Process development forms the core of BioProcess International’s coverage and interests. From cell-line engineering through seed-train and production cultures, the results of which are harvested and purified to yield a bulk drug substance, every biologic therapy and vaccine begins its life at small scale in a research and development laboratory.Cell lines may be mammalian, insect, microbial, or even plant-sourced (1). They all require different types of culture media and supplements. And purification options are many and diverse. Process intermediates are…

BioProcess Theater: Formulation, Fill and Finish

Fragile proteins and other biomolecules need protection as stable drug products. The larger a molecule is, the more difficult it will be to make, ship/store, and administer to patients. Biotech drug formulators have many concerns to juggle in their work, beginning with the physicochemical characteristics of an active molecule and including the reliability, cost, and availability of analytical methods; the array of excipients and adjuvants on the market; evolving delivery methods and devices; patient preferences and behavior, as well as…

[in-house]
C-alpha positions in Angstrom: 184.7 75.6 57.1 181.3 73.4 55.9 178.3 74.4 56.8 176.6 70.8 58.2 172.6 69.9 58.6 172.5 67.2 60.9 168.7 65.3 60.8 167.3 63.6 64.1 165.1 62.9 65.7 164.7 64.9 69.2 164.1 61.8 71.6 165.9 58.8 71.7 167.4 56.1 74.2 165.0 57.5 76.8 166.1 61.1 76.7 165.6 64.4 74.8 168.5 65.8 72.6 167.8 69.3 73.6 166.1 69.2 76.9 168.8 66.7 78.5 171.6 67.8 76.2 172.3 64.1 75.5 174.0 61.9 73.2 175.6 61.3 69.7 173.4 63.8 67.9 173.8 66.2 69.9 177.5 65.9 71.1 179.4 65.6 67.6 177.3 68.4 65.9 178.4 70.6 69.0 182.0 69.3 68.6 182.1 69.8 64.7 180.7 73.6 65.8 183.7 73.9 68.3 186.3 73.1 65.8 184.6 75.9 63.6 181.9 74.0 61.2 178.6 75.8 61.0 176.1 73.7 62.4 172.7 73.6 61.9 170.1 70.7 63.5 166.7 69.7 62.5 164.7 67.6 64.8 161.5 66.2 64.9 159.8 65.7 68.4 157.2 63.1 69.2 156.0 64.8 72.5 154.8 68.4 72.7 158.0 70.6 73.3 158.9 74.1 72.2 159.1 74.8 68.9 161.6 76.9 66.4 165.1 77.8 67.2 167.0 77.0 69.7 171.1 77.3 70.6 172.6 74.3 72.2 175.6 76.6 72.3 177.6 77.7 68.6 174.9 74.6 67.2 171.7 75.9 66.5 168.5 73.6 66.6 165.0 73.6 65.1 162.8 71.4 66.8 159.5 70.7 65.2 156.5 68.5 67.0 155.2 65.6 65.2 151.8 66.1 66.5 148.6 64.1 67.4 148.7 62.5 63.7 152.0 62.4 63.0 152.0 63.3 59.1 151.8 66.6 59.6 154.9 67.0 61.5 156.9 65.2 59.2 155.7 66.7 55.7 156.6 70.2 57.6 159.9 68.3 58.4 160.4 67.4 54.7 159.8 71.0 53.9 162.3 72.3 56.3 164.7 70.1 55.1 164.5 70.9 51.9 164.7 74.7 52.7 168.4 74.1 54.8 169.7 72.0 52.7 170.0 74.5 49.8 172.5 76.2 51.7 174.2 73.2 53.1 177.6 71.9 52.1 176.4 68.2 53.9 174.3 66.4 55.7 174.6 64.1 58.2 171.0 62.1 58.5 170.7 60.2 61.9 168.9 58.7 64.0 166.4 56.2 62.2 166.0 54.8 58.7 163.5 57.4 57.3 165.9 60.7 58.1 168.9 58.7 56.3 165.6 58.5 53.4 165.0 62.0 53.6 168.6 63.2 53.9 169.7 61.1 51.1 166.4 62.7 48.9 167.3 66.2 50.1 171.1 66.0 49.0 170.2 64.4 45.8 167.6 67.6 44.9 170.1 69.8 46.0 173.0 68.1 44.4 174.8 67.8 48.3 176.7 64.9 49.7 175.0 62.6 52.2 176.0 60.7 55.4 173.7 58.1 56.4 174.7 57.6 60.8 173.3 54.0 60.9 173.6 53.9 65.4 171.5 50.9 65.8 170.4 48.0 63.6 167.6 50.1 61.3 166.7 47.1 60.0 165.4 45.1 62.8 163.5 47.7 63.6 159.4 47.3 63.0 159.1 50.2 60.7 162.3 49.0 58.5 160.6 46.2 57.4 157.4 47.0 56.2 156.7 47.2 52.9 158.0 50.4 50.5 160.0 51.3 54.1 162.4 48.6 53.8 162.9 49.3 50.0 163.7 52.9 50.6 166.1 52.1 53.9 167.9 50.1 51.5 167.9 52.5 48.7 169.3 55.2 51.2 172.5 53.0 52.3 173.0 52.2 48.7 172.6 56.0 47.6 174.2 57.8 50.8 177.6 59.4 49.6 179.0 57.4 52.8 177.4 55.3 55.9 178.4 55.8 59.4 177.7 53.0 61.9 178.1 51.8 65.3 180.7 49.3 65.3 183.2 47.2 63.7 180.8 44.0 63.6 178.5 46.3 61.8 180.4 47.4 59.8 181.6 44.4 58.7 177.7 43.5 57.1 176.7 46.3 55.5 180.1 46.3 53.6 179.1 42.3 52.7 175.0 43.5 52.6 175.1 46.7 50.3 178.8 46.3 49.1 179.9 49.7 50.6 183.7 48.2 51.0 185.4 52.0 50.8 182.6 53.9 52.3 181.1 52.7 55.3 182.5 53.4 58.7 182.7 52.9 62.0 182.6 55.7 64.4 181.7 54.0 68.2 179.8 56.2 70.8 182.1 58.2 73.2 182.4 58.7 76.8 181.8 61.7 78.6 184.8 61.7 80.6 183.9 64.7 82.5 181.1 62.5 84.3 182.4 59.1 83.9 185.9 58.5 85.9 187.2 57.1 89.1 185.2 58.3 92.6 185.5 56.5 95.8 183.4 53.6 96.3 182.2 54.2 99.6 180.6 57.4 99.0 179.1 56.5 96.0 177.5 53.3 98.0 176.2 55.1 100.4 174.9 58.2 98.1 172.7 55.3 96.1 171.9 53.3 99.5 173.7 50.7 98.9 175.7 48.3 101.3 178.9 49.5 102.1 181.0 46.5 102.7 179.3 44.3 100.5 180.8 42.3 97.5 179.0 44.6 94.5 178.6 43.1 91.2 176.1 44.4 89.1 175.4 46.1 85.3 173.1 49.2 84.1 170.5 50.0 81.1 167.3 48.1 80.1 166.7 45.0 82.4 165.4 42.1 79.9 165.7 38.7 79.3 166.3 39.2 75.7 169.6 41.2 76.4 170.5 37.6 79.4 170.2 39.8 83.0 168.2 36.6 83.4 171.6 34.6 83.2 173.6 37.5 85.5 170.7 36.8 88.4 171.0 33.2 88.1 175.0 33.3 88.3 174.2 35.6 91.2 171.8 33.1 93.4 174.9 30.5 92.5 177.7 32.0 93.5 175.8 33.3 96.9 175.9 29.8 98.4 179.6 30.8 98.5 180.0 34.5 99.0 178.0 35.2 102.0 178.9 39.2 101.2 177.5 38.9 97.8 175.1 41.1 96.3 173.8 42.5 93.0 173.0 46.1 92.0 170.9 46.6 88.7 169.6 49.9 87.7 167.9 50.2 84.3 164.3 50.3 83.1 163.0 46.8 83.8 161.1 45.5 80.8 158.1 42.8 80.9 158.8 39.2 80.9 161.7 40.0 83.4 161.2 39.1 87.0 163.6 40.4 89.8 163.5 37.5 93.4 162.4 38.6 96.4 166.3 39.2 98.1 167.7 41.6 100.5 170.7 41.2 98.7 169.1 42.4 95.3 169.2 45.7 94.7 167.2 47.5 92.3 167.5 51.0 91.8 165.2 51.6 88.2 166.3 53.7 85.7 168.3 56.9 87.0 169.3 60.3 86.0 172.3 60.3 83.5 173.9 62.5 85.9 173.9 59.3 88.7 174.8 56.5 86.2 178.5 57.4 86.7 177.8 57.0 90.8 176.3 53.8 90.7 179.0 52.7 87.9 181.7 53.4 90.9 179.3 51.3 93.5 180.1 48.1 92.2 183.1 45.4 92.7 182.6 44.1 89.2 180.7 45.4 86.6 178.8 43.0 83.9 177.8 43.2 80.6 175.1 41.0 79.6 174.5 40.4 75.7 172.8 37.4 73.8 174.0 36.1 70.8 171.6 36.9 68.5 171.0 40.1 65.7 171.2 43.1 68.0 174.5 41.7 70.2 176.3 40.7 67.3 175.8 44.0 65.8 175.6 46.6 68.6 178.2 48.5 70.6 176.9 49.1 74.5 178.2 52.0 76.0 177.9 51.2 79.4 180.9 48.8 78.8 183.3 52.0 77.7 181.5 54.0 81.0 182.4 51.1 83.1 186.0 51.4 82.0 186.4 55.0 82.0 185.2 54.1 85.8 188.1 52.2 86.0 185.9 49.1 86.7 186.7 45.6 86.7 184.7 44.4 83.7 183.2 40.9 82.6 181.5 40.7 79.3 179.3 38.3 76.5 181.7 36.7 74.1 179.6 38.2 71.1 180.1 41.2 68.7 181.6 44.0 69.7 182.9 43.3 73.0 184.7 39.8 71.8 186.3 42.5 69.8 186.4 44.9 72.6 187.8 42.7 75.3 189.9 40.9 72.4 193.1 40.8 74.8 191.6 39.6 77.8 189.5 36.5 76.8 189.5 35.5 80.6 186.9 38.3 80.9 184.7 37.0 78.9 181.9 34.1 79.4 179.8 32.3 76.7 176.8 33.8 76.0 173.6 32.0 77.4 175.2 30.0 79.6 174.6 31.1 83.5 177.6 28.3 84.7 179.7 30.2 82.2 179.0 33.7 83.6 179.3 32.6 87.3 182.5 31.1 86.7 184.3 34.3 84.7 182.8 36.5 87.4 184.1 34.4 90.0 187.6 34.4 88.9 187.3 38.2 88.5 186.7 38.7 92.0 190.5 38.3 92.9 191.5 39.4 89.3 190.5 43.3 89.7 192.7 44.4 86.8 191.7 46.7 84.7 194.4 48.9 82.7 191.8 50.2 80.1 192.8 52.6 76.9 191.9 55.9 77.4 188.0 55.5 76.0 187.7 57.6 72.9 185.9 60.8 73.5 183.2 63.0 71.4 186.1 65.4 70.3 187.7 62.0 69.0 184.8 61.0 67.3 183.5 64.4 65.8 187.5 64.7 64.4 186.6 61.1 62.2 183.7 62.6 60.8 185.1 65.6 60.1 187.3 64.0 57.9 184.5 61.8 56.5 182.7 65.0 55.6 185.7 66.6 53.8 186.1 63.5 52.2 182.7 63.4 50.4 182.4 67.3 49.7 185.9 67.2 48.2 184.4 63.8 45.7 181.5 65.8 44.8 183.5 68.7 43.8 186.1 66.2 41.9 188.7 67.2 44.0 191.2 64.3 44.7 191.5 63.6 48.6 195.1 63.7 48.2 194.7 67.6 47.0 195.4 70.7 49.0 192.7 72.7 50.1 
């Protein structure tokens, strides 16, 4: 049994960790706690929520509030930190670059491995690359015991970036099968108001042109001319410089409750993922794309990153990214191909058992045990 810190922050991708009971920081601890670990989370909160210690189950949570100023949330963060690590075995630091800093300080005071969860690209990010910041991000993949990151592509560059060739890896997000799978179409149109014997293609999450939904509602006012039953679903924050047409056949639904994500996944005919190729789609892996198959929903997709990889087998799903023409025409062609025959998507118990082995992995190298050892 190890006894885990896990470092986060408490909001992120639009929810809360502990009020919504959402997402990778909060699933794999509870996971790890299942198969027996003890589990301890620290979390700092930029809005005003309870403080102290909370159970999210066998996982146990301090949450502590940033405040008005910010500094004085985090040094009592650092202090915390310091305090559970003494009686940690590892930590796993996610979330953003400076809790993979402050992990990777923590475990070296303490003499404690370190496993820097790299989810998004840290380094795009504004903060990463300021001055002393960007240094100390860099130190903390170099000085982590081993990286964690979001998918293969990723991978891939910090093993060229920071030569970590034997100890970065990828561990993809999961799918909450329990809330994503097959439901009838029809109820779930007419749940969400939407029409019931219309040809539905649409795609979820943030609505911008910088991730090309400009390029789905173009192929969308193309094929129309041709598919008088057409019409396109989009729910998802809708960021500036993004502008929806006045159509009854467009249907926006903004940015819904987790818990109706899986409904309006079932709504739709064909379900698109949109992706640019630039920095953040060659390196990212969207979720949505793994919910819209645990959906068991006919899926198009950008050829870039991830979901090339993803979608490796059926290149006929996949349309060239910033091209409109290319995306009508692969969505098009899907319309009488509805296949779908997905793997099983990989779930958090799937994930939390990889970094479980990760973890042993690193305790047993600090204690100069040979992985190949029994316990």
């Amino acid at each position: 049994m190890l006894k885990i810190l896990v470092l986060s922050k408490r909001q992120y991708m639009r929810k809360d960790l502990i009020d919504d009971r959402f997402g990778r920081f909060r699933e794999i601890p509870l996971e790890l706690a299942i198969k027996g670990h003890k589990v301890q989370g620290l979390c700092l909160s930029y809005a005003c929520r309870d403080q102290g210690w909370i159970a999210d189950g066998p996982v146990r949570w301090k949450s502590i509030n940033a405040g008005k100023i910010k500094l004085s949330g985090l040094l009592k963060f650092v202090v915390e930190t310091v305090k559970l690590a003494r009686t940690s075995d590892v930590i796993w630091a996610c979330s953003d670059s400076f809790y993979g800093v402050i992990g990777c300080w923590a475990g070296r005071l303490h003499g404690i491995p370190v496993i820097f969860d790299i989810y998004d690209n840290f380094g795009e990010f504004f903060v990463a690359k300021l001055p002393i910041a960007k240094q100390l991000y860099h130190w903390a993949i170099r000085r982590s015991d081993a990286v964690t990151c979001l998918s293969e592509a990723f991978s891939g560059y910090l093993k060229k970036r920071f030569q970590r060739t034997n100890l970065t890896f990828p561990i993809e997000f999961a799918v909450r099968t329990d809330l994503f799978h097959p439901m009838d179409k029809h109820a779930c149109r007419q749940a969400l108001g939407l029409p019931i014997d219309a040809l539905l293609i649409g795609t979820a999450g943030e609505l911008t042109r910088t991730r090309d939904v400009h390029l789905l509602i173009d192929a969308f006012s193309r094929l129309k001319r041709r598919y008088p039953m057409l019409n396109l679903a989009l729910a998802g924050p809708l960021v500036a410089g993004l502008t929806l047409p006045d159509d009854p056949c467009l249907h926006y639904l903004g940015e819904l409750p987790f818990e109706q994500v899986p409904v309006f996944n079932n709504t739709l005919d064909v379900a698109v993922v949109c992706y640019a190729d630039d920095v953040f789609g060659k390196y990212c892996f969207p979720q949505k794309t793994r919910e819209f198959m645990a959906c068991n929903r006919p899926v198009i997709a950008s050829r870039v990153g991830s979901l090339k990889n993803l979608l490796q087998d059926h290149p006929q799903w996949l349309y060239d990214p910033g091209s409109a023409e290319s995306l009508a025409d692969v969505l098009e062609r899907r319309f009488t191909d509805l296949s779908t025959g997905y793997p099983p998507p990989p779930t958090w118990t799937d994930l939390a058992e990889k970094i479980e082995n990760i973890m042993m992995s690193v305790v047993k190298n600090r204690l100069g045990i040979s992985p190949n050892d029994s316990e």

BioProcess Theater: Clinical and Commercial Manufacturing

When it comes to clinical and commercial manufacturing of therapeutic products, outsourcing is an integral part of the biopharmaceutical industry. In the 21st century, product sponsors are increasingly relying on expert contract assistance in process development and production of clinical and commercial materials. Many companies are reaching beyond their local and national borders to extend networks of partnerships into emerging markets, particularly in Asia (1, 2). Most biologics are proteins, with monoclonal antibodies (MAbs) dominating the scene over a number…

Spotlight